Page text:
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Thursday, February 13, 2020

Winter paddler finds a bird storm on Tomales Bay

Waterfowl fill the sky over Tomales Bay (click on photos to enlarge)

A billowing black cloud of feathers rose above as I paddled on an ebb tide....

...in Tomales Bay one recent morning. Hundreds of birds – probably thousands – filled the sky in a spectacular aerial display.

Until that moment, it had been a disappointing kayak exploration of back bay marshes in search of waterfowl. Though it seemed a perfect winter morning for birdwatching, as temps quickly warmed into the low 60s under sunny skies and light breezes. The unruffled water was quiet with almost no other boat traffic.  But overwintering waterfowl were scarce and skittish. Only scavenging gulls – chickens of the sea – and cormorants were evident in any numbers.

Comorants, the railbirds of Tomales Bay, with a couple of "chickens of the sea"
Then, as the tide turned and the wind picked up, the black cloud appeared from nowhere.
Photos and video of the scene hardly do it justice. If I read my bird guide correctly, it was a massive flock of bufflehead ducks, with a smattering of common goldeneyes.



When they finally settled on the water, the flock created a feathered island that stretched nearly across the bay from the Inverness Yacht Club to the opposite shore, perhaps more than half a mile. And they seemed oblivious to the sudden chop as tide and wind clashed and rocked my kayak like a carnival ride.

Tomales water level rose 7.5 feet with "king tide" on Feb. 7



Such was a day in this “other season” of Northern California kayaking.

With or without bird life, there are ways to enjoy a quiet coastal paddle in winter. On this particular day in early February, a “king tide” made it possible to navigate much farther back into the bay than usual, with some familiar Tomales Bay landmarks along the way.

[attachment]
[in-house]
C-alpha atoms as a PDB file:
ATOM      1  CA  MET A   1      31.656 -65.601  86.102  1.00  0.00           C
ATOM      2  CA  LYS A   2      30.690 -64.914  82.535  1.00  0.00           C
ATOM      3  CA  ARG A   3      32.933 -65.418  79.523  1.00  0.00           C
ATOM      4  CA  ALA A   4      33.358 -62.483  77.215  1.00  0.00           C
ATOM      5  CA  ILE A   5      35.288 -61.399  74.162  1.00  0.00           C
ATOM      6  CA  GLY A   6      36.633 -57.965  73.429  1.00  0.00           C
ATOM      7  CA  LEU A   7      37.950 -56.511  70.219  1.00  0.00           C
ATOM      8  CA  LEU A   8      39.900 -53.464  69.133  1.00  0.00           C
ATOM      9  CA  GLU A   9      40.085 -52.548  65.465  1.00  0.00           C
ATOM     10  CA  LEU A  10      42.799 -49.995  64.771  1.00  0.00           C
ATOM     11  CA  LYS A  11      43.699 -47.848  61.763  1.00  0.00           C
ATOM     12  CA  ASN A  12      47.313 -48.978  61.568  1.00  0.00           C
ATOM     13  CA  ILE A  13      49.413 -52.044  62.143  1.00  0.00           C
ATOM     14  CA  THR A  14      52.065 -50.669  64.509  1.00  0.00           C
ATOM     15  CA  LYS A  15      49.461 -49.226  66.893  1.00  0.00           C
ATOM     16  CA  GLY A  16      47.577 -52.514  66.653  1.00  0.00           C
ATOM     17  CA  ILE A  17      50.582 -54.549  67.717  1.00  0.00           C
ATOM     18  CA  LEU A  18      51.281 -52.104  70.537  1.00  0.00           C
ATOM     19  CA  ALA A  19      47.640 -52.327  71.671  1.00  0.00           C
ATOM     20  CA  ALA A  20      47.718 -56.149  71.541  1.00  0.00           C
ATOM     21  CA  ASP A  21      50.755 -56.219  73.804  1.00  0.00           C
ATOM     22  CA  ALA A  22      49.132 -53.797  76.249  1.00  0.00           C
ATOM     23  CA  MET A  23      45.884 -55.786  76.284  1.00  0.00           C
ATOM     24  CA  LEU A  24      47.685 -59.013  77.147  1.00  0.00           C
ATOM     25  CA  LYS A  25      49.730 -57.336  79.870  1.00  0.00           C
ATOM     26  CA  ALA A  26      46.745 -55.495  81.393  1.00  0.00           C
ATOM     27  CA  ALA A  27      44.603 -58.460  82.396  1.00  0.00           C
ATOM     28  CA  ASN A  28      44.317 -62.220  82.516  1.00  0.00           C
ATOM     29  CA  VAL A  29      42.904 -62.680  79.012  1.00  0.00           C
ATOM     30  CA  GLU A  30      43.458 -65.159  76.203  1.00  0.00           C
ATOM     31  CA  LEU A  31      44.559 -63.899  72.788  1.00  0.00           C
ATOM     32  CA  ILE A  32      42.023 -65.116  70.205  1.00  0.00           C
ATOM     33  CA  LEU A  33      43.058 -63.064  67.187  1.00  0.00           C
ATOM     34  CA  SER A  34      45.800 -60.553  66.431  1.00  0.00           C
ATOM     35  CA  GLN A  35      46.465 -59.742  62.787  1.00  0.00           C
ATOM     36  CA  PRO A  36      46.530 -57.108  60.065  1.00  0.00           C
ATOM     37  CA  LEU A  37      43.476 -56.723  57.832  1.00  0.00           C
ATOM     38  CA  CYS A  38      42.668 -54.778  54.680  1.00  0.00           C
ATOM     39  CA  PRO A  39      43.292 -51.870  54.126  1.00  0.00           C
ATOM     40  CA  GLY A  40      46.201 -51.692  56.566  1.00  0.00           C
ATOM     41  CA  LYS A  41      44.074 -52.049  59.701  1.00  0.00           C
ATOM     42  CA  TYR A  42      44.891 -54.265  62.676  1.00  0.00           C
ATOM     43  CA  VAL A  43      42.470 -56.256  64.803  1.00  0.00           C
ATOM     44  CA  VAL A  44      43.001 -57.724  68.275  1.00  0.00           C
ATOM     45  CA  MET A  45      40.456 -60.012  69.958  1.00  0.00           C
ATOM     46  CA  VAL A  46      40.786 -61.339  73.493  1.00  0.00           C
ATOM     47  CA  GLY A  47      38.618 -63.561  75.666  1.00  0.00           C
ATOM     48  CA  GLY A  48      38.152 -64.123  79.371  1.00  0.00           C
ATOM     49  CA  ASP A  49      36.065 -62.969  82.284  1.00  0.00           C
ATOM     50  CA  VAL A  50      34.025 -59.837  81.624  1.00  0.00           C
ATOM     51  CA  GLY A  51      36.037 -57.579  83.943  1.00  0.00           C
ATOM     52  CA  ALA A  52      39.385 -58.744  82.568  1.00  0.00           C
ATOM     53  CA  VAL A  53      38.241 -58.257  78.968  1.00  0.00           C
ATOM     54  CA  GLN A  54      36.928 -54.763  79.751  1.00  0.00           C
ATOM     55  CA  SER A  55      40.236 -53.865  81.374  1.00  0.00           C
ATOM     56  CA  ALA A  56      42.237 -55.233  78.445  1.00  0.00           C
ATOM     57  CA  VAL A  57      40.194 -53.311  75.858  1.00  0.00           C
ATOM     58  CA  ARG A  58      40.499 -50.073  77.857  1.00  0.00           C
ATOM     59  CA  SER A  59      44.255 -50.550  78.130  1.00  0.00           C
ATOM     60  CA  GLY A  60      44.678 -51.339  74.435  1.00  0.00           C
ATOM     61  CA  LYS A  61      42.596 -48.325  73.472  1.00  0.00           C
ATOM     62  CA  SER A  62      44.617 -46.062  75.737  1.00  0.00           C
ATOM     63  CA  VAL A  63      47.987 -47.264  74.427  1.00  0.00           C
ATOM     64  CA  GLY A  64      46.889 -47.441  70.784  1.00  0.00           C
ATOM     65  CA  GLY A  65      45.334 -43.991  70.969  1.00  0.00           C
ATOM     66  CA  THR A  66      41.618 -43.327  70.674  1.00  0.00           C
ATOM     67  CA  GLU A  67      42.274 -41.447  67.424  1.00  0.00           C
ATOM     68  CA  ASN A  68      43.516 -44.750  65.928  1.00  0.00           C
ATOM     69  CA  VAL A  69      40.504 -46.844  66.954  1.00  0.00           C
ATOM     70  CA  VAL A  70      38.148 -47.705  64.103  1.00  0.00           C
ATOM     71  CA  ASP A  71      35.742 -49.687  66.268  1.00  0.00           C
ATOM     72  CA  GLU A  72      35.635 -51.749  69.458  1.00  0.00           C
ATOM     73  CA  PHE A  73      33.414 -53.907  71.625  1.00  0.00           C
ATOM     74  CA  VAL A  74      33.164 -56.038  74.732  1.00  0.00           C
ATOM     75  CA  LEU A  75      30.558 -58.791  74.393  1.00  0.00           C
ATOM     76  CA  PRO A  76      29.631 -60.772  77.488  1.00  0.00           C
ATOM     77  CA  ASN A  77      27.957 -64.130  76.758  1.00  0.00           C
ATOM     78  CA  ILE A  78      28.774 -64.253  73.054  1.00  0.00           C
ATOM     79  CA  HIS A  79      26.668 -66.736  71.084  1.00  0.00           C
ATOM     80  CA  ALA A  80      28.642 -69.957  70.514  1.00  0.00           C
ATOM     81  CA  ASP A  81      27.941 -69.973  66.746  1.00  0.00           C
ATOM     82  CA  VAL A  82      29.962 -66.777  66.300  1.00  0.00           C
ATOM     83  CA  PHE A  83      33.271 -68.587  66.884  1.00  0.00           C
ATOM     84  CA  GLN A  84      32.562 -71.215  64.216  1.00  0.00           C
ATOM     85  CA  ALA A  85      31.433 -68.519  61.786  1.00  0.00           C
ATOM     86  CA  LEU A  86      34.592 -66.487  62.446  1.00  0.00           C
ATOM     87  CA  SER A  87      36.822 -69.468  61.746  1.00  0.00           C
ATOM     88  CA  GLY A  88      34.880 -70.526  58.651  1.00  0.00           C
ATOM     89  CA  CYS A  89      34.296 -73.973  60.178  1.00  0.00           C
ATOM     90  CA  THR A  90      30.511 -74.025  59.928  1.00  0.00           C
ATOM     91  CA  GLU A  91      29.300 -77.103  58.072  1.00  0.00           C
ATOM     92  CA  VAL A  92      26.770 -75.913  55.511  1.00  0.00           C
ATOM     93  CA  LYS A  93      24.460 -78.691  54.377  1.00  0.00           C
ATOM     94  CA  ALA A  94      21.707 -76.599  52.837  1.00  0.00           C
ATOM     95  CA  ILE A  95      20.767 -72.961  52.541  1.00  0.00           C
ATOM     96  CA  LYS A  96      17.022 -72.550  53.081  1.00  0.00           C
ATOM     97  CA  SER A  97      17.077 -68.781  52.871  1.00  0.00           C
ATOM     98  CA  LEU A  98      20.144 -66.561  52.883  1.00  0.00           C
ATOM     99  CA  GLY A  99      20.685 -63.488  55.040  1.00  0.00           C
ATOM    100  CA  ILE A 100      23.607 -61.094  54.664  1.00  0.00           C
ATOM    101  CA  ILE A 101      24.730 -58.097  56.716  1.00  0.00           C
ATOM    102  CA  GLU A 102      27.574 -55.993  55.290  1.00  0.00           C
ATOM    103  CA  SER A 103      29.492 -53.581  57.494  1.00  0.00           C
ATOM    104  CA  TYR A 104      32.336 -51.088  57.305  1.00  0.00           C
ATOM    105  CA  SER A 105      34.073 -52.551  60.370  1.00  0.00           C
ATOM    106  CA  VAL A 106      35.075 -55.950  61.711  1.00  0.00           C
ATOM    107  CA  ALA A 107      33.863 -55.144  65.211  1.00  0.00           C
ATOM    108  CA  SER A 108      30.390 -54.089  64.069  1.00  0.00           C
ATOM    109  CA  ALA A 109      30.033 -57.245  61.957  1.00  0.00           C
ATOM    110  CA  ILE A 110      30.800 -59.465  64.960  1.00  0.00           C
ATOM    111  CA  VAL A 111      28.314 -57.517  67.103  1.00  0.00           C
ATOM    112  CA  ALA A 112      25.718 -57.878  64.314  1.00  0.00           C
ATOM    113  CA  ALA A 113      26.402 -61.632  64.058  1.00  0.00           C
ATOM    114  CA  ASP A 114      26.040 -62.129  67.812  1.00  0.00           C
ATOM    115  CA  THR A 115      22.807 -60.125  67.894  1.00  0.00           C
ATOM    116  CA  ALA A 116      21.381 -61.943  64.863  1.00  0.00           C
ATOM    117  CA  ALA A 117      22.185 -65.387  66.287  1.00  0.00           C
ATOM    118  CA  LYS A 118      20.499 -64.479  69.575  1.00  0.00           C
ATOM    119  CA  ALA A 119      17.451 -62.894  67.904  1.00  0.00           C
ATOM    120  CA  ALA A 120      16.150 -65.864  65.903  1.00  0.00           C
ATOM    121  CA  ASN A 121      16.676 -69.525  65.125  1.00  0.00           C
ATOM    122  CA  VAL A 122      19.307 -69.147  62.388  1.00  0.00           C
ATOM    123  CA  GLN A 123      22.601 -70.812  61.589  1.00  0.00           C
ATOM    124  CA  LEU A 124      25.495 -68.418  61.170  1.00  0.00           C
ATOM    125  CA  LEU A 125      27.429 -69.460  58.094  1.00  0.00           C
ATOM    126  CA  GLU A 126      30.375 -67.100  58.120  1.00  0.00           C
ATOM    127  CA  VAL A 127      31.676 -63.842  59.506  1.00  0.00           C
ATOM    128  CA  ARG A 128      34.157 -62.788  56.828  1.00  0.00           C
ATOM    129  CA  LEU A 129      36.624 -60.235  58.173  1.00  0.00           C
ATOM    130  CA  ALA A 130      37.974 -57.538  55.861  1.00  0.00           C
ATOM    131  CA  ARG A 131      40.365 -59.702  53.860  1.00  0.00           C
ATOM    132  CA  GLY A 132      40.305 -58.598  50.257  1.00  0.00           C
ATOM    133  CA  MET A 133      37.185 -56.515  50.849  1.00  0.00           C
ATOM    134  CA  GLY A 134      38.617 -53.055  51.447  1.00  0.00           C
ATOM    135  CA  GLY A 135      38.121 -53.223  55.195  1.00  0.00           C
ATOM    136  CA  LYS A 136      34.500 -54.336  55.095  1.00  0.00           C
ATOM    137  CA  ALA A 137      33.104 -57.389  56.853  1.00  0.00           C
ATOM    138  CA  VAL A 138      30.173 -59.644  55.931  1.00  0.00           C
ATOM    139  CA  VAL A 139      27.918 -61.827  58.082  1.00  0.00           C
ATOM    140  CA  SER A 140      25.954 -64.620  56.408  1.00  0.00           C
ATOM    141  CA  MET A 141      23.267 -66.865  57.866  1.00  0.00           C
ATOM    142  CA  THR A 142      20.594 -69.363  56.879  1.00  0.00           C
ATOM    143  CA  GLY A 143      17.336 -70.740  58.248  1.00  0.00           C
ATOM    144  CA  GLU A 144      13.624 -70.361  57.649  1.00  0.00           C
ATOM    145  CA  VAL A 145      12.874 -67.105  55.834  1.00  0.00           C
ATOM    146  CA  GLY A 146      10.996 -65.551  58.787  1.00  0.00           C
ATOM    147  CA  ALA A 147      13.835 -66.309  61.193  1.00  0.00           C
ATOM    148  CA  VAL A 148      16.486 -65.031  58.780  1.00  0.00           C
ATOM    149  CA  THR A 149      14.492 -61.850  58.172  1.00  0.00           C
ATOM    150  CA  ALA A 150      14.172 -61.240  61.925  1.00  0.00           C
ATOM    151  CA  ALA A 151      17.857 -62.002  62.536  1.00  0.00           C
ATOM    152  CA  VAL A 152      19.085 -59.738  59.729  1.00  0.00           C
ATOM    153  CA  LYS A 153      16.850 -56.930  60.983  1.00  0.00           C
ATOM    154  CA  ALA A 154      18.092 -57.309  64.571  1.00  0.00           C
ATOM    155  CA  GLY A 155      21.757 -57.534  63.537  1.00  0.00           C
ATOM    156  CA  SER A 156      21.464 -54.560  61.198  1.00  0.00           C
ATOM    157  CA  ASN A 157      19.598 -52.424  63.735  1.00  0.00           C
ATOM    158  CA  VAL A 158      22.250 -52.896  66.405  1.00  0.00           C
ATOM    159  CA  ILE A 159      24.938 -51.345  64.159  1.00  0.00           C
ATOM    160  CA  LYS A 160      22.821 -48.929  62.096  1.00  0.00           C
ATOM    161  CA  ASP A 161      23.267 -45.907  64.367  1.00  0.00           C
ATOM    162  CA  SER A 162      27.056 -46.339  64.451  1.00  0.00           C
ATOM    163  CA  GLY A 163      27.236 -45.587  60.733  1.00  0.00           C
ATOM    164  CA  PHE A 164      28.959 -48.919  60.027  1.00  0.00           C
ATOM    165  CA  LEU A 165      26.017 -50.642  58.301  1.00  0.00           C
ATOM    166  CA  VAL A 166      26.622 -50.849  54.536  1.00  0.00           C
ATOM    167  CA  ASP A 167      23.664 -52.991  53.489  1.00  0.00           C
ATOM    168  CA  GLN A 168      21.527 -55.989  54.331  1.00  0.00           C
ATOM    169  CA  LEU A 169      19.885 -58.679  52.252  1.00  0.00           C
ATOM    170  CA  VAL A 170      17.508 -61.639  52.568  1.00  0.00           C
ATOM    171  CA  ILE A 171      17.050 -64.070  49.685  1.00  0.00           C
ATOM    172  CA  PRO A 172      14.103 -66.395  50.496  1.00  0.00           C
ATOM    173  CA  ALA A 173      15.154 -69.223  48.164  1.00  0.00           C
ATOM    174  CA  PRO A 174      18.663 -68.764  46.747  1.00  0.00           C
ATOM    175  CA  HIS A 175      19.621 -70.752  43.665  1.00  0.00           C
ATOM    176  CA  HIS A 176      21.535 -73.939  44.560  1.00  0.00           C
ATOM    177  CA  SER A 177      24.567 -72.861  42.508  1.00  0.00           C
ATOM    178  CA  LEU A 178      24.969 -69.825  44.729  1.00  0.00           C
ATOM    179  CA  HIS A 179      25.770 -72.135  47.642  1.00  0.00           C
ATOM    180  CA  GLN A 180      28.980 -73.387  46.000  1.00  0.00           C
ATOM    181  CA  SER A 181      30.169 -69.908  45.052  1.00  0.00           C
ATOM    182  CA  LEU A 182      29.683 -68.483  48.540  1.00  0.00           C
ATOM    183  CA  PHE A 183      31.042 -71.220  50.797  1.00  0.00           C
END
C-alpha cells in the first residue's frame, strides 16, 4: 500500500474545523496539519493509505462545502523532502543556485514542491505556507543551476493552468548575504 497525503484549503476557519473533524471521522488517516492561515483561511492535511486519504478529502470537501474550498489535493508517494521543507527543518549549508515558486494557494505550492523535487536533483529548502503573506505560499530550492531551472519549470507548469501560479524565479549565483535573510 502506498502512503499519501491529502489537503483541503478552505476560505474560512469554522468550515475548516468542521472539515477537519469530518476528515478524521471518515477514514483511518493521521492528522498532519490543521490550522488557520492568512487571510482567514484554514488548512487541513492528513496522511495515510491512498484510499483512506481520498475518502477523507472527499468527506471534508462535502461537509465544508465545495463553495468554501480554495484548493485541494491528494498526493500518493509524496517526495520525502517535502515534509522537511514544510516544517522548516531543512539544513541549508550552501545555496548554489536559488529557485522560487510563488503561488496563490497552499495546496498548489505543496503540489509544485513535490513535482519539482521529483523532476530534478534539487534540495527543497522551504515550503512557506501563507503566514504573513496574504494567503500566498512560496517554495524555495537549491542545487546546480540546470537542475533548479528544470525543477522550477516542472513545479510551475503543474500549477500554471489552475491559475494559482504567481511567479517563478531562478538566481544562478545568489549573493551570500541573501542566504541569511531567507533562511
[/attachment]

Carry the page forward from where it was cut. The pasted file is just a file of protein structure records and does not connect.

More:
The century-old “launch for hire” boathouse, listed on the National Register of Historic Places, is one favorite spot best seen from the water. Not open to the public, it’s sometimes used for private art events. Nearby lies the “S.S. PointReyes,” the most-photographed symbol of Tomales Bay. It's showing its ribs these days, having been battered by decades of wind, water and human visitor abuse.

The early days of Uber on the bay

The iconic derelict of Tomales Bay
Even old boat wrecks look good in the right light, and that’s early or late in a day on the bay. But it’s usually best to paddle early or not at all.

And whatever the forecast, keep an eye on the weather in any season.

The morning after the bird storm, winds picked up early across the ridge above the Tomales Bay Resort, where I like to launch and stay overnight.

That's also where I once encountered an old salt who offered me some good advice. When sailboat masts and yardarms in the resort's marina begin to chime, he said, stay off the water – there’s a strong blow coming down the bay.

And so it was the second day of my visit. I lashed my kayak to the roof of my car and packed up to return another time. Then I watched as others ignored those wind chime warnings, but I doubt they’d do it again. 

(The National Park Service provides some helpful links and info for this area, which is part of the  the Point Reyes National Seashore. Birds of Northern California is my favorite birdwatching guide. Check tide info here. P.S. My apologies to any chickens who were offended when I compared them to gulls.)